Donald Trump's trade war threats likely dominated Angela Merkel's meeting with the Chinese premier. But could rallying around a common economic foe push concerns over human rights and business practices to the side?
German Chancellor Angela Merkel's meeting with Chinese Premier Li Keqiang in Berlin on Monday carried more weight than usual, thanks to US President Donald Trump's apparent attempts to start a trade war with the rest of the world.
The resulting solidarity between two of the world's biggest exporting economies superseded all their differences when the two leaders met during the fifth German-Chinese government consultations.
"We are interested in friction-free trade," Merkel said during a press conference on Monday afternoon, before emphasizing that both Berlin and China are committed to "multilateral order." She also welcomed the fact that China's financial markets had been opened to German firms, and that the Chinese firm CATL had announced a plan to open a battery factory for electric cars in eastern Germany.
For his part, Li said that free trade was vital for "revitalizing the world economy."
A statement by Merkel's party, the Christian Democratic Union (CDU), was keen to underline that "Germany and China are united by their interest in working together on progress and solutions for great, global issues."
And yet even friendly words from the CDU couldn't hide the ongoing antagonism between Germany and China — after all, just like the US, Germany has been complaining for some time that German companies don't get fair access to Chinese markets, and that German technology and expertise is too often copied or stolen in China.
Read more: Is China on course for 'Made in China 2025'?
The human rights problem
And then, a little further down the list of issues on the CDU's press statement, there was the problem of human rights in China — another long-term moral quandary for Germany, albeit one rarely addressed publicly by cabinet ministers.
The two issues of trade and human rights are difficult to separate. China became Germany's biggest trading partner in 2016, the same year that Jiang Tianyong, one of the country's most important human rights lawyers, met both Merkel and then-Economy Minister Sigmar Gabriel.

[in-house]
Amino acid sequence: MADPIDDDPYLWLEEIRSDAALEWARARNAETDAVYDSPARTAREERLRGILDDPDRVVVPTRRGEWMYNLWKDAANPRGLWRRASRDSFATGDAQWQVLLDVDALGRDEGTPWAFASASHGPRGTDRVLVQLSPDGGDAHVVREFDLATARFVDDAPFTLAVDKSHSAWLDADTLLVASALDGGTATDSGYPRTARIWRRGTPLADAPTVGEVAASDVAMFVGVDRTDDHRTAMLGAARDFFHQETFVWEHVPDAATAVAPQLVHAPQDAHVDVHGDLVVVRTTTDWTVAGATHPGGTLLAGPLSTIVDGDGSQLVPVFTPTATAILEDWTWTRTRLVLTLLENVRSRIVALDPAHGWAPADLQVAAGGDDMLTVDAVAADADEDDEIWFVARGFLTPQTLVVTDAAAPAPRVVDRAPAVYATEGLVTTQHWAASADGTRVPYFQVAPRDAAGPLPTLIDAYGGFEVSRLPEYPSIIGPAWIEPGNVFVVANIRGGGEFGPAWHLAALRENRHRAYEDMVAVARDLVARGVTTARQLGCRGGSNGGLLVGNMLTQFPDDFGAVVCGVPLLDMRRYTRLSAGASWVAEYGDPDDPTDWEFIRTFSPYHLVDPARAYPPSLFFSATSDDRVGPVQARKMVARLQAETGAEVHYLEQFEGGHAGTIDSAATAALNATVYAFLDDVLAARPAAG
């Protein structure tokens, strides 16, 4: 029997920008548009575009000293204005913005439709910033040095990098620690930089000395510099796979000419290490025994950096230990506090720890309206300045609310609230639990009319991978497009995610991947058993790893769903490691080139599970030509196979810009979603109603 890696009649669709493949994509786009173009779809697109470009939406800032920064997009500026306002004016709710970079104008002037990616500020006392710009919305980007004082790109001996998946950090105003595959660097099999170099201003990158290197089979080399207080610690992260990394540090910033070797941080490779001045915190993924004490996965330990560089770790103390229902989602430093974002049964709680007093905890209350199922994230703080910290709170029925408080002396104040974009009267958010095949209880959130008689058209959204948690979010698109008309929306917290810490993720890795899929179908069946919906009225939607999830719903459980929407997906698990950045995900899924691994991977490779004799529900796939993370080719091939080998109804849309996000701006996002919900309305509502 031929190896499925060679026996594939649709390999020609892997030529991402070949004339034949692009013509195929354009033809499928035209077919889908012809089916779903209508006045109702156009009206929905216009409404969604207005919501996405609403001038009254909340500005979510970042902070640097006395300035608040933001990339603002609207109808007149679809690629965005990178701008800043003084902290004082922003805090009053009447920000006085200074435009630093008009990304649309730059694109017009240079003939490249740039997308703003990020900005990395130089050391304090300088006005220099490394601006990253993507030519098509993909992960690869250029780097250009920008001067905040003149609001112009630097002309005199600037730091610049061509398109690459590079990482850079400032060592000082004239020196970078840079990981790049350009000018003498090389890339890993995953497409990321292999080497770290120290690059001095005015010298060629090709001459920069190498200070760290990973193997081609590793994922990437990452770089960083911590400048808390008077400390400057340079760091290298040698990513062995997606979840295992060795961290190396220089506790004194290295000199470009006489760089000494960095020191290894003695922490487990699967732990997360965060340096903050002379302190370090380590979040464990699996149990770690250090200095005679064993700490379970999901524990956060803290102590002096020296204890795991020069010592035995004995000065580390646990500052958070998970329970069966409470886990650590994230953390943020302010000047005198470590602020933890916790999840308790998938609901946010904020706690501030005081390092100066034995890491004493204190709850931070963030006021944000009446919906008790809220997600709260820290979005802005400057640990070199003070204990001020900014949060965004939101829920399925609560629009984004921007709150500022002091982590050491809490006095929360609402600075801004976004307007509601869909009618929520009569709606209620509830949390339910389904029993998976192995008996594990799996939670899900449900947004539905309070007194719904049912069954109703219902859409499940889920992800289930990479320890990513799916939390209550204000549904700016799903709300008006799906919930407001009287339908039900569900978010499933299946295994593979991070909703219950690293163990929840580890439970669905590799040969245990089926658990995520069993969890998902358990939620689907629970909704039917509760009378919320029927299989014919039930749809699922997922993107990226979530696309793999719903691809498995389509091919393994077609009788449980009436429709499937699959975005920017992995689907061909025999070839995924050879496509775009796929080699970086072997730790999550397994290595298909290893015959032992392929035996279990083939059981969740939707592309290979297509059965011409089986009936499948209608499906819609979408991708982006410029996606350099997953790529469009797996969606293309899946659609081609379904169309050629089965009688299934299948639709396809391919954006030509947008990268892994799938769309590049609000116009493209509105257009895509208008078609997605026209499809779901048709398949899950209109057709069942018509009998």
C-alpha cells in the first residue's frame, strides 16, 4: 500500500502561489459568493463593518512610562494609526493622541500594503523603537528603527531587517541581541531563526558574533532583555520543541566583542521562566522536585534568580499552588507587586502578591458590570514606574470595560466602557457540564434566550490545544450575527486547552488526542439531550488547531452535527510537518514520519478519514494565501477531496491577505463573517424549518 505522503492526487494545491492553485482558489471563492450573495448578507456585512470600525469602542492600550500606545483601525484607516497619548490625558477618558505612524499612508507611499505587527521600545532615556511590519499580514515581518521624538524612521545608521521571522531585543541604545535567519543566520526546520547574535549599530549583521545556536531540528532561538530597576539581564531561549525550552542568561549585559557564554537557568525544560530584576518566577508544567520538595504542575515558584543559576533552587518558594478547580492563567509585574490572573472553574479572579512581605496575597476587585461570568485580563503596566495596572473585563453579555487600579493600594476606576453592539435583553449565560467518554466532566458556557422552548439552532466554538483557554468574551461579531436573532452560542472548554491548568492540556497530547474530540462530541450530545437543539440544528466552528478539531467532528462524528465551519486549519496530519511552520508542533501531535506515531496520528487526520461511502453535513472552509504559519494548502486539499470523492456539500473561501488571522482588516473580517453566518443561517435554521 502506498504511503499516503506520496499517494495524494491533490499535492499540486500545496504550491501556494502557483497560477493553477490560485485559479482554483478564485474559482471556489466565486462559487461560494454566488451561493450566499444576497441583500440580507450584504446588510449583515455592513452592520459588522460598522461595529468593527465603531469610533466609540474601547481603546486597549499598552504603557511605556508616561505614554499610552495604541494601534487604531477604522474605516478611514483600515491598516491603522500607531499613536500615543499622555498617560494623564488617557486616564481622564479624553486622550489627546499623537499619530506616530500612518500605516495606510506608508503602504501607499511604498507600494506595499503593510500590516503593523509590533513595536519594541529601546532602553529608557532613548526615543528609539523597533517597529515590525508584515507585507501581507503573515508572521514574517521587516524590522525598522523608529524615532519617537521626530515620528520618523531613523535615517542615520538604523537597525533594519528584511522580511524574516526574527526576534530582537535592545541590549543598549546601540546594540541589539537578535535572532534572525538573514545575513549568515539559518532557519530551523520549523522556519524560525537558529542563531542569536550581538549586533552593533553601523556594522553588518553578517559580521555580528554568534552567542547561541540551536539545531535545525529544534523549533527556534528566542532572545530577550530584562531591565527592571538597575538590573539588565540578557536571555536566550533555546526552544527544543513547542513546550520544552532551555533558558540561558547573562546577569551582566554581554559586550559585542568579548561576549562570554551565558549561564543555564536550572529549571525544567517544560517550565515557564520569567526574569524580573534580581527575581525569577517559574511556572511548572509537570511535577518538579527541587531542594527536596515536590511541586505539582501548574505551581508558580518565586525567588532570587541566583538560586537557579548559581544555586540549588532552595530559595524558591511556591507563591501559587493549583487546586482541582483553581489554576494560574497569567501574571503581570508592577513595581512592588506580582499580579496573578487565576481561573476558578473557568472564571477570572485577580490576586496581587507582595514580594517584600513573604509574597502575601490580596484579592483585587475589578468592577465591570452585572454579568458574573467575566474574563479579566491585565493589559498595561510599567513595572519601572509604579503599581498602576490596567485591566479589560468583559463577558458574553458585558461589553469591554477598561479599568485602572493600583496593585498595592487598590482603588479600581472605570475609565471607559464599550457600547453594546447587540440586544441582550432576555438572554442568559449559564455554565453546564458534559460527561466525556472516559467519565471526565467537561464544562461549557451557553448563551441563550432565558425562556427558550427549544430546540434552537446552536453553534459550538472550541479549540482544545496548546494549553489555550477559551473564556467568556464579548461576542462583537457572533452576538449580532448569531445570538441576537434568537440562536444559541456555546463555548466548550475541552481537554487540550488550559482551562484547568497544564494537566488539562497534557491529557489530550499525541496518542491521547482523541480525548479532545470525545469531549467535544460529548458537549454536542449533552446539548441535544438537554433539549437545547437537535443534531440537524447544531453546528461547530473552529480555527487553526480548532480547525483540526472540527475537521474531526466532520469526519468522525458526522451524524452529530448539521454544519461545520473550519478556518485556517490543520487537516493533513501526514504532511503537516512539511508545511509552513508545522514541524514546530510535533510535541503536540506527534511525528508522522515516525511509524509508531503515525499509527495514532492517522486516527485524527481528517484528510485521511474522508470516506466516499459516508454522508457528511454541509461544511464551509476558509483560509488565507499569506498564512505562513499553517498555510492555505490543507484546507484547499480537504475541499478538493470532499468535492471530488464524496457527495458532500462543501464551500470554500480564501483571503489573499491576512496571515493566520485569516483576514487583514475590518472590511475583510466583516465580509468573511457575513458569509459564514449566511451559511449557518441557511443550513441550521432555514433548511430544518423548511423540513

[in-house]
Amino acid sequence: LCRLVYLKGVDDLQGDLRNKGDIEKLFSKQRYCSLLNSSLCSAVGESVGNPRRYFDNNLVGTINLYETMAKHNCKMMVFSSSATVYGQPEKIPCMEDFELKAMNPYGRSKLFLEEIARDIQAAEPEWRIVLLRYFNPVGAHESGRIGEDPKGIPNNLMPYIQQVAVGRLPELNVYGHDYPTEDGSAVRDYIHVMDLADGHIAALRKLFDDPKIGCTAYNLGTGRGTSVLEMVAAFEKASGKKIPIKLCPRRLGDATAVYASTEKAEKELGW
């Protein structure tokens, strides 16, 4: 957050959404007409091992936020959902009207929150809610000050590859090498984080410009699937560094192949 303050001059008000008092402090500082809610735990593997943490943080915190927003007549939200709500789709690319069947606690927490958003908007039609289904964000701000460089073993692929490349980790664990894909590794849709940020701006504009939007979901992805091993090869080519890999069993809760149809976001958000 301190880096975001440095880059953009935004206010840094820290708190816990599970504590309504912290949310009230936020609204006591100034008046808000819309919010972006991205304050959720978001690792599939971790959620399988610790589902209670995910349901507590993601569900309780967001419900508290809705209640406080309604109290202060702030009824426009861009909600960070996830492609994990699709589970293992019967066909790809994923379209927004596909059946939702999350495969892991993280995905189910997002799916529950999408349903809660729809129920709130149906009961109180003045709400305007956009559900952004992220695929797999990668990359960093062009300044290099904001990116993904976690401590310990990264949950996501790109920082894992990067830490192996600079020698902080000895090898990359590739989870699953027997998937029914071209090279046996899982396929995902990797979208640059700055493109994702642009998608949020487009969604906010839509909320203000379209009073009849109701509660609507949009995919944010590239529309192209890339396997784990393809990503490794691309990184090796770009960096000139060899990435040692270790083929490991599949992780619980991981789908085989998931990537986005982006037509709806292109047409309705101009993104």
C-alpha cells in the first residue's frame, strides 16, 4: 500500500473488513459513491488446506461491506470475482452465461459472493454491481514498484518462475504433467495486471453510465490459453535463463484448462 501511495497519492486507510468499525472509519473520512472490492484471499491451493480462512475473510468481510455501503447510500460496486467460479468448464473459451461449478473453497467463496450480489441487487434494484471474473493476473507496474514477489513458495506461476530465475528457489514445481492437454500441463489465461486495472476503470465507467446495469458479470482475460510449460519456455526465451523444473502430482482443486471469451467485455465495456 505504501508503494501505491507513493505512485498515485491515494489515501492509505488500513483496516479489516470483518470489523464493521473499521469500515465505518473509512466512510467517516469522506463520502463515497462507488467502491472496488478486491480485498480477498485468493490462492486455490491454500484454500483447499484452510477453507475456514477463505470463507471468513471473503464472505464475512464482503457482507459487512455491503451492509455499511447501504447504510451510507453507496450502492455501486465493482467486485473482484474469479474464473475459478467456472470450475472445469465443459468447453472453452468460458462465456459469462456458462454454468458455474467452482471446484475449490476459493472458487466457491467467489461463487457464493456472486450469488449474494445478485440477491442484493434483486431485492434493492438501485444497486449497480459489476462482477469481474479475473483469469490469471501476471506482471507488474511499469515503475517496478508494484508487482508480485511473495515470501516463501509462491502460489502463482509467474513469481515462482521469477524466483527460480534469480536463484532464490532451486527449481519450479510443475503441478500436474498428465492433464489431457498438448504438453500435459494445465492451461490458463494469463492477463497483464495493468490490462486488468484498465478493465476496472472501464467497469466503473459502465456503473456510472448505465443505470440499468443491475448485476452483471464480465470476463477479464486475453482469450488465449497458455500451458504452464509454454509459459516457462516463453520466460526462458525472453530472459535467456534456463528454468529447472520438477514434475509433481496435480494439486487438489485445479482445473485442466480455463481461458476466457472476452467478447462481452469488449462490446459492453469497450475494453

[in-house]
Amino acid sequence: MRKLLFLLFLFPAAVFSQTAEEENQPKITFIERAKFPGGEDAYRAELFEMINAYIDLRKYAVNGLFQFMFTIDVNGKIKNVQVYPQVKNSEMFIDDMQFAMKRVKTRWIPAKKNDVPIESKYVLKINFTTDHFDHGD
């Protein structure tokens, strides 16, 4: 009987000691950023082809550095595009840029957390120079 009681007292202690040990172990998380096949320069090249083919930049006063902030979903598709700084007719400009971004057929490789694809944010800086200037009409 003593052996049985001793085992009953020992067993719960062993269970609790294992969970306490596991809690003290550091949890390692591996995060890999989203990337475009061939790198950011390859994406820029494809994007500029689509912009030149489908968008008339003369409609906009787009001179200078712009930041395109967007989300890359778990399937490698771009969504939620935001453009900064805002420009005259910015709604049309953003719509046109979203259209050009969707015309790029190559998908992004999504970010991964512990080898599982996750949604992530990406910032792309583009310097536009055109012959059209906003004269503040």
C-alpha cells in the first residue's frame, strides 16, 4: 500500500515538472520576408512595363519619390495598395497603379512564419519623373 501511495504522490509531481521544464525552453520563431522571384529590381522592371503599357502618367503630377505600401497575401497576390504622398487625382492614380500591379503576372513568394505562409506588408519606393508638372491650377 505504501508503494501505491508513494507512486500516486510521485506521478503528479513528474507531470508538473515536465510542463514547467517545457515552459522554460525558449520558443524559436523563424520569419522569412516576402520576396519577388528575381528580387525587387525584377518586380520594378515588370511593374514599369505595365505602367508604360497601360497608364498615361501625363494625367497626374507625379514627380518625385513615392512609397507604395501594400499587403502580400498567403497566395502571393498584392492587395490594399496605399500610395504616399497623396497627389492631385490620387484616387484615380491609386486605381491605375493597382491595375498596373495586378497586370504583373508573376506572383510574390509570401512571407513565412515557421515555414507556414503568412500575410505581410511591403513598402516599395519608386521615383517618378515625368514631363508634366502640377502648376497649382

According to his wife, Tianyong was arrested three weeks later, before being sentenced to two years in prison in November 2017. The German organization International Society for Human Rights is convinced that his meeting with the chancellor led directly to his imprisonment (though United Nations human rights rapporteur Philip Alston said at the time that the lawyer's incarceration was a reprisal for his cooperation with Alston during a visit to China).
Camps and minority repression
The German government's own human rights commissioner, Bärbel Kofler of the Social Democratic Party, addressed the issue on Monday, telling the RND newspaper network that the civil rights situation had "worsened significantly in the last few years."
"This is particularly noticeable for the critical civil society, for human rights lawyers, journalists and bloggers," she said.
Kofler also expressed concern about the treatment of ethnic minority groups in China, particularly the Uighurs, a Turkic Muslim group, at home in China's west. The US government-funded news group Radio Free Asia reported in January that some 120,000 people were being held in a "political re-education" detention camp system in the Xinjiang region, though researcher Adrian Zenz told DW that the number could well be over 200,000.
The silent treatment
Germany's human rights commissioner also raised concerns about the "social credit" system being introduced in China, which ranks citizens by their social behavior.
Nevertheless, Kofler made sure to underline that "regular and direct exchanges" with the Chinese government remained important. "Bilateral talks, political consultations, but also other formats like the dialogue about the rule of law and human rights are forums in which the German government can and will specifically address the human rights situation alongside the breadth of relations to China," she said.
But it's unlikely that anyone higher up in the German government will be making similar public statements. Merkel's typical response to human rights abuses in China has been what is known as "silent diplomacy," in other words, bringing up concerns in private meetings but avoiding any temptation to embarrass Li in public.
Meanwhile, plenty of German China observers have brought up their own complaints. Mikko Huotari, deputy director of the Mercator Institute for China Studies, said in an interview that the German government should push for investigations and changes following the reports from Xinjiang.
Huotari also pointed out that repression in China could easily impact German institutions working there. "The fact that German foundations are currently not really able to work in China after the introduction of the law for the regulation for nongovernmental organizations is another burden on bilateral relations," he said.